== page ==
I watched as Donald Trump left the White House on Wednesday, tacky and lacking in grace and dignity — consistent with his life and presidency — and I watched as Joe Biden was inaugurated as the 46th president of America.
I had many feelings as I observed this pageant of customs. The first was the feeling of having — remarkably, improbably — survived a calamity, like stumbling out of a wrecked car and frantically checking my body for injuries, sure that the shock and adrenaline were disguising the damage done.
To be sure, Trump has done real and lasting damage to this country. He has tested the rules we thought might constrain a president and found them wanting. He has shown the next presidential hopeful with authoritarian tendencies that authoritarianism can gain a foothold here.
Trump taught us, the hard way, that what we took for granted as inviolable was in fact largely tradition, and traditions are not laws. They have no enforcement mechanism. They are not compulsory.
There is the feeling of releasing resistance, of allowing the tension in the neck to relax and the shoulders to drop. It is the feeling of exhaling. It is the feeling of returning to some form of normalcy — a normal presidency, a normal news cycle, a normal sleep habit.
But embedded in that feeling is the knowledge that normal is a removal of Trump’s outrageous behavior and incompetence, not a return to fairness, equity and equality. Those things didn’t fully, truly exist before the Trump presidency. Normal wasn’t working even then.
Biden is coming into office facing multiple extraordinary challenges: a pandemic not yet controlled, a teetering economy, open displays of white supremacist terrorism, yet-to-be-addressed racial inequities and a large portion of the electorate that sees his presidency as illegitimate.
Even so, his administration’s feet must be held to the fire in a quest for true, transformational change. We must not assume that a return to normal is a greater achievement than overturning, in the most positive way, what “normal” looks like.
There is a feeling of deep patriotism and awe for the country itself. Trump did everything he could to break this country, but in the end America remains. Biden was sworn in at the Capitol that Trump’s insurrectionist supporters had stormed two weeks before. Power was transferred.
There is the feeling of pride in symbolism. Kamala Harris was also sworn in as vice president, the first woman in that seat, the first Black and the first South Asian person in that seat. Although Trump, in his smallness and insolence, chose not to attend, Barack Obama was there to see his former vice president assume the presidency. And make no mistake about it, Biden is president only because of his allegiance to Obama.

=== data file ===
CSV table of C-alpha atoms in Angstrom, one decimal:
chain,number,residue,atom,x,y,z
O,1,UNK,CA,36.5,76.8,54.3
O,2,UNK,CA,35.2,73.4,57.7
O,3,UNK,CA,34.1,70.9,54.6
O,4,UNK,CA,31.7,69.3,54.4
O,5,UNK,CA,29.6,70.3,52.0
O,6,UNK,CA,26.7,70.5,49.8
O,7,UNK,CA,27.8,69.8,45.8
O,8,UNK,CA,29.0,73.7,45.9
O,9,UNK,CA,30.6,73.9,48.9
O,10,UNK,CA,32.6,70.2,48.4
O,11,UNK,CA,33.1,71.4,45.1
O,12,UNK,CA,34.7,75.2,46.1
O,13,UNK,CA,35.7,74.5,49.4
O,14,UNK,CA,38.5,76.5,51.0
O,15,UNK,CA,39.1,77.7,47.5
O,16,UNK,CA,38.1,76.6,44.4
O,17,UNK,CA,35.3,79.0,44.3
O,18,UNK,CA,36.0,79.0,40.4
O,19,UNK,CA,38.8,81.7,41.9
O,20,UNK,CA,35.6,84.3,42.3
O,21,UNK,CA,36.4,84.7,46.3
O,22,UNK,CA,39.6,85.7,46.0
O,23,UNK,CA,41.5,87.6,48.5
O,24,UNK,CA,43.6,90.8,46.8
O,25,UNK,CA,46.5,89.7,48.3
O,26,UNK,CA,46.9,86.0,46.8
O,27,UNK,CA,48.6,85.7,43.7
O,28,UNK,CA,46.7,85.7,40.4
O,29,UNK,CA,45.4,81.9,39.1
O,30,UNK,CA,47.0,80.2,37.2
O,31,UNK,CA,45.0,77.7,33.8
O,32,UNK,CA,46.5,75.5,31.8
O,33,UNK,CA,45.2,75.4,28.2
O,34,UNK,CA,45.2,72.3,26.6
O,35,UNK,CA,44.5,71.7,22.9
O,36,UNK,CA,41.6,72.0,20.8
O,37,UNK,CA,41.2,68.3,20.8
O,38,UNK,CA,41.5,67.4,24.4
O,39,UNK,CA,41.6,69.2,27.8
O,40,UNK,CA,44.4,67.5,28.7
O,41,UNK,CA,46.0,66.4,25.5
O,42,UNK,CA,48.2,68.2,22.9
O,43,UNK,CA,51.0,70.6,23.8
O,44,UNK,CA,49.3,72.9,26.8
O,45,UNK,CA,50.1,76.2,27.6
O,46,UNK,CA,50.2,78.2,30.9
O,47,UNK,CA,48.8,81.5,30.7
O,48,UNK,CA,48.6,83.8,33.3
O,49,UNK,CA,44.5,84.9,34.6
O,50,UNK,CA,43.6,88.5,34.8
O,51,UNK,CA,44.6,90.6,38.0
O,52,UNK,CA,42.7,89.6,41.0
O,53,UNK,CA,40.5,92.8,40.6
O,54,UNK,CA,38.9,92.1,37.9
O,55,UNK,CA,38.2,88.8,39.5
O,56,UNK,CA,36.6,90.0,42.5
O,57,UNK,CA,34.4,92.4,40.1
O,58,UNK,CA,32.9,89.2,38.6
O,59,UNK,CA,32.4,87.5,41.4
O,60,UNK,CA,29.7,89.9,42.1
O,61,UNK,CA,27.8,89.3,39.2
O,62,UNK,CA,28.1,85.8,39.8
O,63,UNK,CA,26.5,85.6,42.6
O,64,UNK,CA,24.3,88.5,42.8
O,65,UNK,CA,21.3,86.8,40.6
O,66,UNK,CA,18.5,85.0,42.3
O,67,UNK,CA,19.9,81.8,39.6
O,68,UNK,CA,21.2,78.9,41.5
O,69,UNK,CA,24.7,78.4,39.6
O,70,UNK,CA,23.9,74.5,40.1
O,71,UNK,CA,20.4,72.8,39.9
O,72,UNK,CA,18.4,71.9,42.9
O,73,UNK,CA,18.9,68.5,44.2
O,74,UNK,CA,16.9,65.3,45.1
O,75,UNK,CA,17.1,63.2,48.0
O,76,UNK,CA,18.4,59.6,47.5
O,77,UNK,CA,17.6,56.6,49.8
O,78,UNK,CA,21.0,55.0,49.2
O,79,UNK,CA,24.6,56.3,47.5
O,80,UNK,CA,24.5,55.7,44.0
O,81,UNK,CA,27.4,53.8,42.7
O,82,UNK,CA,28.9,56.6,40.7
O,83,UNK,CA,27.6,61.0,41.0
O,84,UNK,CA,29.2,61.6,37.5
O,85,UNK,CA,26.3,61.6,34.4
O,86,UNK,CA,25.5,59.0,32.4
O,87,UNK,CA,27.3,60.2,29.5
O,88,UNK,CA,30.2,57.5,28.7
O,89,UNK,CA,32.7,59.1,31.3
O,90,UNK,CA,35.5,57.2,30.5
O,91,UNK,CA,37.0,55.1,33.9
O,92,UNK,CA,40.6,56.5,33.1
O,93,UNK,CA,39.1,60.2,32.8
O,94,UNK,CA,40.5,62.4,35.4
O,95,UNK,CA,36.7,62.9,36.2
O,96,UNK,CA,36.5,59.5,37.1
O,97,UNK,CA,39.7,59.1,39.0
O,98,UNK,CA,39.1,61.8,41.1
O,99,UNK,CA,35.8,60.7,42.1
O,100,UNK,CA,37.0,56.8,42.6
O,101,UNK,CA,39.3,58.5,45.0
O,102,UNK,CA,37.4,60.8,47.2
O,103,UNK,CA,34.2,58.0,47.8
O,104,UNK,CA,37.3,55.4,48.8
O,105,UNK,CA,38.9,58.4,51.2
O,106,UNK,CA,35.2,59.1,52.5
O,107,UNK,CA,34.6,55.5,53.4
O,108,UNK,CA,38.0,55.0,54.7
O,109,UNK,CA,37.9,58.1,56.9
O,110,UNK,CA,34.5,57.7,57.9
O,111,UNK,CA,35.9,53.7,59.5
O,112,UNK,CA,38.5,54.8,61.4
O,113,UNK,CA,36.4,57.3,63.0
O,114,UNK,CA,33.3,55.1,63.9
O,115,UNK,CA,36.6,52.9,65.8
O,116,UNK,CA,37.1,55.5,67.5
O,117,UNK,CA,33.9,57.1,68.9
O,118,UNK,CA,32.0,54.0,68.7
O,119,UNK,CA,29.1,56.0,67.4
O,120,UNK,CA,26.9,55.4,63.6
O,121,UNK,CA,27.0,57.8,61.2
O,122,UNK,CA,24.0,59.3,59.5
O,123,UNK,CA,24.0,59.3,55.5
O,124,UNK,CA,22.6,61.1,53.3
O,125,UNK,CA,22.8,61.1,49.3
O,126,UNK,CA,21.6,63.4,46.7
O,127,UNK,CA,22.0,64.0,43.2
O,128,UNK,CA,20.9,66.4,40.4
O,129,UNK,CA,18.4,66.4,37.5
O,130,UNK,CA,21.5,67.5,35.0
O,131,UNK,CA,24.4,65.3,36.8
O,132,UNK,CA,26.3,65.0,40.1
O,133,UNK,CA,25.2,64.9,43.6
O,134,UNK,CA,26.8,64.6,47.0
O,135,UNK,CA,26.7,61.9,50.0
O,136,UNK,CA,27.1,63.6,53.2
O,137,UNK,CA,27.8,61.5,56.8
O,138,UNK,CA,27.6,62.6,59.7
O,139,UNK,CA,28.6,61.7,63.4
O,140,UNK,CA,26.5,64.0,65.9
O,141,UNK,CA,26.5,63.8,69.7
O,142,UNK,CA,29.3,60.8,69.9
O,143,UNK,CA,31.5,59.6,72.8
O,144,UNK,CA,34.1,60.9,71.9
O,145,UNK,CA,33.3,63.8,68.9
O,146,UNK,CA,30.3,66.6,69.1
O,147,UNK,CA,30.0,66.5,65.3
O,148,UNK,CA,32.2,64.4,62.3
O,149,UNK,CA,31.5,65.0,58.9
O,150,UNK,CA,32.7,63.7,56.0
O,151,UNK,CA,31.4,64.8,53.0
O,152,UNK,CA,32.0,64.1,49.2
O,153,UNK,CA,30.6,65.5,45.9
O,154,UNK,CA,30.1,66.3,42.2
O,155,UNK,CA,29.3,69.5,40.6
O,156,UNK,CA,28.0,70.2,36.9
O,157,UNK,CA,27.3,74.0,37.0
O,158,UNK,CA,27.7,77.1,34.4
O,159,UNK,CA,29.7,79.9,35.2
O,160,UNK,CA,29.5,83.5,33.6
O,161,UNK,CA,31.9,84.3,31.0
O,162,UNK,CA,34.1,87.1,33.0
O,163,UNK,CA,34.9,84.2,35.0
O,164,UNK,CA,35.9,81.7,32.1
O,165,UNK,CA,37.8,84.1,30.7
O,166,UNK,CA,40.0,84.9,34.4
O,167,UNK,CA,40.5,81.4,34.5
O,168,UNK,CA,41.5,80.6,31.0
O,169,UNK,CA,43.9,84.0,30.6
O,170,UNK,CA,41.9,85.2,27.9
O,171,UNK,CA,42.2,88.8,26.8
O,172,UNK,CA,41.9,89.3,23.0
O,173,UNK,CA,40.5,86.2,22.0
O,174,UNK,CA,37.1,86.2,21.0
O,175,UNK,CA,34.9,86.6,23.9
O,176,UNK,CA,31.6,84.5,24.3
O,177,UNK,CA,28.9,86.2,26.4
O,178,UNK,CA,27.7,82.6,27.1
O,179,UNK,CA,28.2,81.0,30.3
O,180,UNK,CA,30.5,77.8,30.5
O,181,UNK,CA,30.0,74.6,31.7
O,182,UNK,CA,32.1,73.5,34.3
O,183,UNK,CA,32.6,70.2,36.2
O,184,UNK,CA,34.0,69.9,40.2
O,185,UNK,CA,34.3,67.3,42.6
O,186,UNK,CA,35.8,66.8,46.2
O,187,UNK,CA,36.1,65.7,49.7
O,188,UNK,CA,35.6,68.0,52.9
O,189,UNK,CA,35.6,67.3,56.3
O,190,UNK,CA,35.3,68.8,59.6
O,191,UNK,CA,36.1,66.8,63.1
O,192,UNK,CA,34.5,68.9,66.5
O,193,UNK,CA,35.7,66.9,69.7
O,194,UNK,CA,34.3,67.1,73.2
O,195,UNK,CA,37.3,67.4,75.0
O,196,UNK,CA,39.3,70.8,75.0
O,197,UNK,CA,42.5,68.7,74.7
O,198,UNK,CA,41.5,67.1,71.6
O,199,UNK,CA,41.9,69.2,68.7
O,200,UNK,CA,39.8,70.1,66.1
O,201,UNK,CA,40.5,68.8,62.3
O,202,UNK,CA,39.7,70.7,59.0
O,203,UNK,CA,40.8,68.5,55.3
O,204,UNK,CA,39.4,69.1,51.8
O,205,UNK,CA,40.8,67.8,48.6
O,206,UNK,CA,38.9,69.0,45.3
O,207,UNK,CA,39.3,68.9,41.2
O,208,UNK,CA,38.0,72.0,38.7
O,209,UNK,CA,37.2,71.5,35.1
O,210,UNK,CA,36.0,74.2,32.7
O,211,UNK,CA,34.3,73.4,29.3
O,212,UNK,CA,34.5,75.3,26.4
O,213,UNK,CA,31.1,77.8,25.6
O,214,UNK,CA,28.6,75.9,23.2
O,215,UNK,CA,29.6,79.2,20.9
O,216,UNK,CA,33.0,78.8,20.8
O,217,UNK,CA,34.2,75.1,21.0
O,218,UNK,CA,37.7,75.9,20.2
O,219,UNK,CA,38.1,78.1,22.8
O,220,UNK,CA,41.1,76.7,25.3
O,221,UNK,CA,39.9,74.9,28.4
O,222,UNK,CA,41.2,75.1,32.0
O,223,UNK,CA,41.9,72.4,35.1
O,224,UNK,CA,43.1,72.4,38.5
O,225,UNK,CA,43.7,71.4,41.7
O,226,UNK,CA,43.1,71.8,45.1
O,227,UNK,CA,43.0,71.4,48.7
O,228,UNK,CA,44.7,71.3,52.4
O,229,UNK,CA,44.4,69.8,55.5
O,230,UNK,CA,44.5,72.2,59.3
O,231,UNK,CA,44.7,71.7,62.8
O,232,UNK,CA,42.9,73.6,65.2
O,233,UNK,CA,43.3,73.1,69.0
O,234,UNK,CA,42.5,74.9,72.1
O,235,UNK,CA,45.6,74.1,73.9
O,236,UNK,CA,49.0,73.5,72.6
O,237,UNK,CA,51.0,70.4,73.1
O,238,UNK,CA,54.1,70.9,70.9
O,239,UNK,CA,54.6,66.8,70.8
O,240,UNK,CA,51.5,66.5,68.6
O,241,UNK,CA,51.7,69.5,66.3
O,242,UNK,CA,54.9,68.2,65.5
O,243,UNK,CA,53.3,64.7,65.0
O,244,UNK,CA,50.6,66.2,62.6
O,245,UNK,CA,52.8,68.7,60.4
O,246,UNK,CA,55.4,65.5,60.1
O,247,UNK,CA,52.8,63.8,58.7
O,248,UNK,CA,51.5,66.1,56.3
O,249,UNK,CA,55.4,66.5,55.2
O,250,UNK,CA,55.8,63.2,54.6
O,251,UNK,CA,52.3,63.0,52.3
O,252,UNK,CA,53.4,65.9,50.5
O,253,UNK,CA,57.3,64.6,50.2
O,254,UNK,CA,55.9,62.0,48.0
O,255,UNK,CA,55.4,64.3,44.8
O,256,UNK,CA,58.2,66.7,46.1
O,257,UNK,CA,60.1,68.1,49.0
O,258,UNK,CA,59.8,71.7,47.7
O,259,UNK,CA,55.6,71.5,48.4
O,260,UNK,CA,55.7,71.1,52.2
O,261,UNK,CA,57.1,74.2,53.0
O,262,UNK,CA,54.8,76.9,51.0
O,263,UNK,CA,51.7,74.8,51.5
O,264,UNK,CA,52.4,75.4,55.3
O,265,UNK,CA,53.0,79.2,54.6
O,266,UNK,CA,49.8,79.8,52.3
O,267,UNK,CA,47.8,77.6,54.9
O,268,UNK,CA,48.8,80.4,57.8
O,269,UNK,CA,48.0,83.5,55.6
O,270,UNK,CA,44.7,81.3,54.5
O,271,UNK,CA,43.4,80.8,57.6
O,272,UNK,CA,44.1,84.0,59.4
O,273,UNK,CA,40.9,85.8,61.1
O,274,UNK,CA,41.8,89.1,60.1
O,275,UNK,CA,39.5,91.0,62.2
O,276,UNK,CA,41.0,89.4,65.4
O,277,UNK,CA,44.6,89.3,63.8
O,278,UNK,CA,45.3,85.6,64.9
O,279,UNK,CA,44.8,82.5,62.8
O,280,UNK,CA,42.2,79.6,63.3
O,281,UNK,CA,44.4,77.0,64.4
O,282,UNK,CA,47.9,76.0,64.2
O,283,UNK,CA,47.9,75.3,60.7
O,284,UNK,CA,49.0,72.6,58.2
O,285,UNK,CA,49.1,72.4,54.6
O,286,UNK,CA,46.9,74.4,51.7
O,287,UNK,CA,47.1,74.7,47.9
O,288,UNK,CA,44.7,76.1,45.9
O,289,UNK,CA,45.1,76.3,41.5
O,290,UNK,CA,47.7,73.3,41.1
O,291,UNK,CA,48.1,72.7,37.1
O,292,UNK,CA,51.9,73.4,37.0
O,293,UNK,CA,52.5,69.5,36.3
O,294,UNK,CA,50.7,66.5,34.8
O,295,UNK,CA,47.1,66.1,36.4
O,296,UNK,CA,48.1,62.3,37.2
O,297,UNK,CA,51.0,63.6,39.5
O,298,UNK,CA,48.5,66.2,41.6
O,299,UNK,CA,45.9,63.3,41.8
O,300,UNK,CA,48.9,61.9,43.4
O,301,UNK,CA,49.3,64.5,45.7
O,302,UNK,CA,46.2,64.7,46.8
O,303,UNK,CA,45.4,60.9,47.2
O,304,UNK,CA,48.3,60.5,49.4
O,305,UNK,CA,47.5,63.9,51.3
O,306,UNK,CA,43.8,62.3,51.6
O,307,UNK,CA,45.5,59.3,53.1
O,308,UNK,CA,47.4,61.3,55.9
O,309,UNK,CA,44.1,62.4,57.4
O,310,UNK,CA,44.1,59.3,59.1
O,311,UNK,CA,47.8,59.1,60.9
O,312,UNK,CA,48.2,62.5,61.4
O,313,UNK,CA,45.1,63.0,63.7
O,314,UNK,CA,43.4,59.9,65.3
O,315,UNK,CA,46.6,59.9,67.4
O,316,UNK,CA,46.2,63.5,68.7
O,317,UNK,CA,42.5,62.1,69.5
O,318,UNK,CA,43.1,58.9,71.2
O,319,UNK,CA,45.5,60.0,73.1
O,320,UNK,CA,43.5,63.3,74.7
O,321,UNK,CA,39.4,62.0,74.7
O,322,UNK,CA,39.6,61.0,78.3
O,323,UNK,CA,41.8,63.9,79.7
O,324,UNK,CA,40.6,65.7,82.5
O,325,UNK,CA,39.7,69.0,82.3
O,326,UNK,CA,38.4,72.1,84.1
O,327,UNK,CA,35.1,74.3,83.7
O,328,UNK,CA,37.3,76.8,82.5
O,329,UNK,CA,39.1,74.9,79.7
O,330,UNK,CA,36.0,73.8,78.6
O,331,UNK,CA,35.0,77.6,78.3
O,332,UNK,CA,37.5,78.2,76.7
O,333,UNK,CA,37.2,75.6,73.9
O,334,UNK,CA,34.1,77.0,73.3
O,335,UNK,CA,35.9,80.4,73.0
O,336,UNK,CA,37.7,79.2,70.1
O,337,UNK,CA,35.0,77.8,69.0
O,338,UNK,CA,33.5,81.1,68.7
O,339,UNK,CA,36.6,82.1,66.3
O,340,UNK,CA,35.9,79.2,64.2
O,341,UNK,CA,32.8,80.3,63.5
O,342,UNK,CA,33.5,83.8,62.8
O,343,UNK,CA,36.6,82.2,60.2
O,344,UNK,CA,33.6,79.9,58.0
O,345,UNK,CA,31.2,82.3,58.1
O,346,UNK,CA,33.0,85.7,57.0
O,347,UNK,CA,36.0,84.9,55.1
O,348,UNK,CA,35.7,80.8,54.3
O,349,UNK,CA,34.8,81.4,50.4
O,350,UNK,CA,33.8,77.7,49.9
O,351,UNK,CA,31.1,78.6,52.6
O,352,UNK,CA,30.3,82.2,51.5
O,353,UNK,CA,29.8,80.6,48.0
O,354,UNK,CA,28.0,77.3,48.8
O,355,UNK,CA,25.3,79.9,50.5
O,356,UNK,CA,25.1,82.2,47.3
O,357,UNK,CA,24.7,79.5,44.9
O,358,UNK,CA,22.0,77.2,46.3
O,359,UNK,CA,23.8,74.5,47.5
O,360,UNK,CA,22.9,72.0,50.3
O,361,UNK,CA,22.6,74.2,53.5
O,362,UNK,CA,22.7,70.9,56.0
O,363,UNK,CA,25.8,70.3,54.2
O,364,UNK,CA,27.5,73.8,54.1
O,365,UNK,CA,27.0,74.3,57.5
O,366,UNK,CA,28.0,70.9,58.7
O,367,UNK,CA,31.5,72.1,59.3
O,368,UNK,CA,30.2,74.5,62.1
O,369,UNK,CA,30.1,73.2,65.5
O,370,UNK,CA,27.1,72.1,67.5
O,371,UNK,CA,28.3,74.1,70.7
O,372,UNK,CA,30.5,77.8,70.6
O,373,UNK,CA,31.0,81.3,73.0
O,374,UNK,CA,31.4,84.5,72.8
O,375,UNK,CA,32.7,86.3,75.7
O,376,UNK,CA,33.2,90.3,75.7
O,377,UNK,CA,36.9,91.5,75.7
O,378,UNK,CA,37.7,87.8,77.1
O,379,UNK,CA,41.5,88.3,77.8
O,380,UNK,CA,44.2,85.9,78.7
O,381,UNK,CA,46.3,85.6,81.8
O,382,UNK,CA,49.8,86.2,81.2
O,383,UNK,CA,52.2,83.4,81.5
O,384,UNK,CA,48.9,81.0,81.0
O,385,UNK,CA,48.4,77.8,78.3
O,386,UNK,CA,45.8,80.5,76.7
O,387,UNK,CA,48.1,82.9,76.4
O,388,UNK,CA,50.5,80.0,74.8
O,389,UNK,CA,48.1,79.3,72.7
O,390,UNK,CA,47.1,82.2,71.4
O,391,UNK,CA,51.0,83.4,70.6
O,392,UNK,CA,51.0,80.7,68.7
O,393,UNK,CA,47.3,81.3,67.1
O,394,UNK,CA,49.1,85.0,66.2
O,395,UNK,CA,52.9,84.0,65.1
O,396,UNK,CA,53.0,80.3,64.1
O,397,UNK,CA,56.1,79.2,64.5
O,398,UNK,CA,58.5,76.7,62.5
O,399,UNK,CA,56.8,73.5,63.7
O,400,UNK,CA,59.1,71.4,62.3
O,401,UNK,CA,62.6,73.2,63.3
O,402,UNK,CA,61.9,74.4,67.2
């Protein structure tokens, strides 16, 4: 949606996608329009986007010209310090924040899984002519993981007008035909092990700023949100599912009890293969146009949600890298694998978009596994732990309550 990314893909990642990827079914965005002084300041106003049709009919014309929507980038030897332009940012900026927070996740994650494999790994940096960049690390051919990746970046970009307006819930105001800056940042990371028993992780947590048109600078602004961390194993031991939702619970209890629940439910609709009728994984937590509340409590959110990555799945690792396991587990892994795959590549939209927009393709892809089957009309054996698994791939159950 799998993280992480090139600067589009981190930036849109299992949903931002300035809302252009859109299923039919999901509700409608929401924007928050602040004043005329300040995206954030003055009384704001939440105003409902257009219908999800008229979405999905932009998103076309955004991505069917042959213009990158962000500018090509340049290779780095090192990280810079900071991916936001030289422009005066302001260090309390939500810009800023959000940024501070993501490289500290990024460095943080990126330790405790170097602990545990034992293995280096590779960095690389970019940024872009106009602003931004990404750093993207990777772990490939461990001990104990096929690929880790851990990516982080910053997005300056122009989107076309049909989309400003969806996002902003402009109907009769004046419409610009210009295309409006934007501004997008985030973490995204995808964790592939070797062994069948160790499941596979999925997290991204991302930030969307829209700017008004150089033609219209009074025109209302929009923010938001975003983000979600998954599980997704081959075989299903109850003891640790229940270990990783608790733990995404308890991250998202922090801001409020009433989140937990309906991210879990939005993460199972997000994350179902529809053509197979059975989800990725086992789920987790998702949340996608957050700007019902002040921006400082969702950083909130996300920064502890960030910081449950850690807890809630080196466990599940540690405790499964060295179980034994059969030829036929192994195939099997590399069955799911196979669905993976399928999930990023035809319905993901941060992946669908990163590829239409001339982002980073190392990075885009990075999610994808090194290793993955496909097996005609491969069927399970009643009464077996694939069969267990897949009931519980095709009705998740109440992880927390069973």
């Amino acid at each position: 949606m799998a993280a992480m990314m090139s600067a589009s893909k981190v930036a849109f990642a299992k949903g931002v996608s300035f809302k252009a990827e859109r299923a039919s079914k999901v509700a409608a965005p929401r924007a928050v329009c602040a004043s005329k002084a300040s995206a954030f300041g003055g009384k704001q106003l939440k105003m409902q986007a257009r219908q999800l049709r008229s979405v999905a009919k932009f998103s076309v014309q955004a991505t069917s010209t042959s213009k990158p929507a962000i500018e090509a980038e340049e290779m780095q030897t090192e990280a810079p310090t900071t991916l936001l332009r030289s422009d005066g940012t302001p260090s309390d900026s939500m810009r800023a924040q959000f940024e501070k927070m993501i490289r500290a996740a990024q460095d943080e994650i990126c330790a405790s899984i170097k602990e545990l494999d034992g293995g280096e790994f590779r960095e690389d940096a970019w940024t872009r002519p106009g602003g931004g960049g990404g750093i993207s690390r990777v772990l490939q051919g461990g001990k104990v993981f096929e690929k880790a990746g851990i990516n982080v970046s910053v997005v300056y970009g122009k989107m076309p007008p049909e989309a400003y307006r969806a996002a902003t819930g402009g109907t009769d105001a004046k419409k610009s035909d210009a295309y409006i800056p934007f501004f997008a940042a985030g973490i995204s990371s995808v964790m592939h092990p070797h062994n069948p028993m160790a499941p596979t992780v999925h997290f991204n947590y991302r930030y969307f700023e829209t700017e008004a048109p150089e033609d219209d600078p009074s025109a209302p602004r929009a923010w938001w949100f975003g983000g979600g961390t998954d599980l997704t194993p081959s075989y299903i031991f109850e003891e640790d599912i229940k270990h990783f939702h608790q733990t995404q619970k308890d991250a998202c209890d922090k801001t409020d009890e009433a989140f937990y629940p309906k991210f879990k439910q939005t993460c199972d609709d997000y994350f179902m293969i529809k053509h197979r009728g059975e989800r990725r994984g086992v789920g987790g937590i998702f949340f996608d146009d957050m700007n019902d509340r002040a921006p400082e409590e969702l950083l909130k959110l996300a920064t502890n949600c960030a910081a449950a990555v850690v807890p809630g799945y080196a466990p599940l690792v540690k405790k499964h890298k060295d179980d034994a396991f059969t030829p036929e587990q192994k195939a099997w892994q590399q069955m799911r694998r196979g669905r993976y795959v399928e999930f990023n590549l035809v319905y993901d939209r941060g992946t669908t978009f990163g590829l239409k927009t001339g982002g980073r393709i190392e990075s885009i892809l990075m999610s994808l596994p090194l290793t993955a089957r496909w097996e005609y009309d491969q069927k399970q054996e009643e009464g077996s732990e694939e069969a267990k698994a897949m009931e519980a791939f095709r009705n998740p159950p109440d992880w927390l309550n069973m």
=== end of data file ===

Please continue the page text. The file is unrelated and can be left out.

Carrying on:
But then there are also the lingering feelings of disappointment, betrayal and loss of faith.
How is it possible that enough Americans — mostly white, it should be noted — voted for Trump in the first place, sending him to the White House? And how did he receive the second-highest number of votes in the country’s history in November?
Donald Trump is a racist and a white supremacist. And yet, millions of Americans — again, mostly white — either agreed with his views or were willing to abide them. I know that there will be those who warn that I should just let this go, that holding on to it is “divisive.”
To them I say, “Hell no.” You can’t have a feeling of unity after there is enforcement of a practice of cruelty. There must be acknowledgment and accountability. There must be contrition and repentance.
It is not enough to simply let the co-conspirators and abettors of a white supremacist president quiet down and cool off, biding their time, waiting for the next opportunity for their riotousness and wrath to be unfurled and unleashed.
How is it that people of good conscience and good faith are supposed to make common cause, to find healing and unity, with people who have demonstrated their contempt for the equal humanity of others? Where is the center point between my determination to be free and your determination to contain or constrict that freedom?
I still think about the children separated from their parents at the southern border and the children kept in cages. I think about the Trump administration arguing in court that those children didn’t need toothbrushes or soap or the lights turned out at night so that they could sleep. I still think about all those who died in custody and all those who have not been reunited with their families.
There are many transgressions of the Trump presidency. Some, like the mishandling of the pandemic, have even been far more deadly than the handling of migrant families. But there is something particularly cruel and inhumane about what Trump did to those children in the name of the United States government.
I will never forget that. And I will never forget that tens of millions of Americans were willing to accept that and give Trump a pass on it.
I am happy that the Trump administration is now behind us and a new, more normal one is before us, but my relief still mingles with my rage.
Charles M. Blow is an Op-Ed columnist for The New York Times.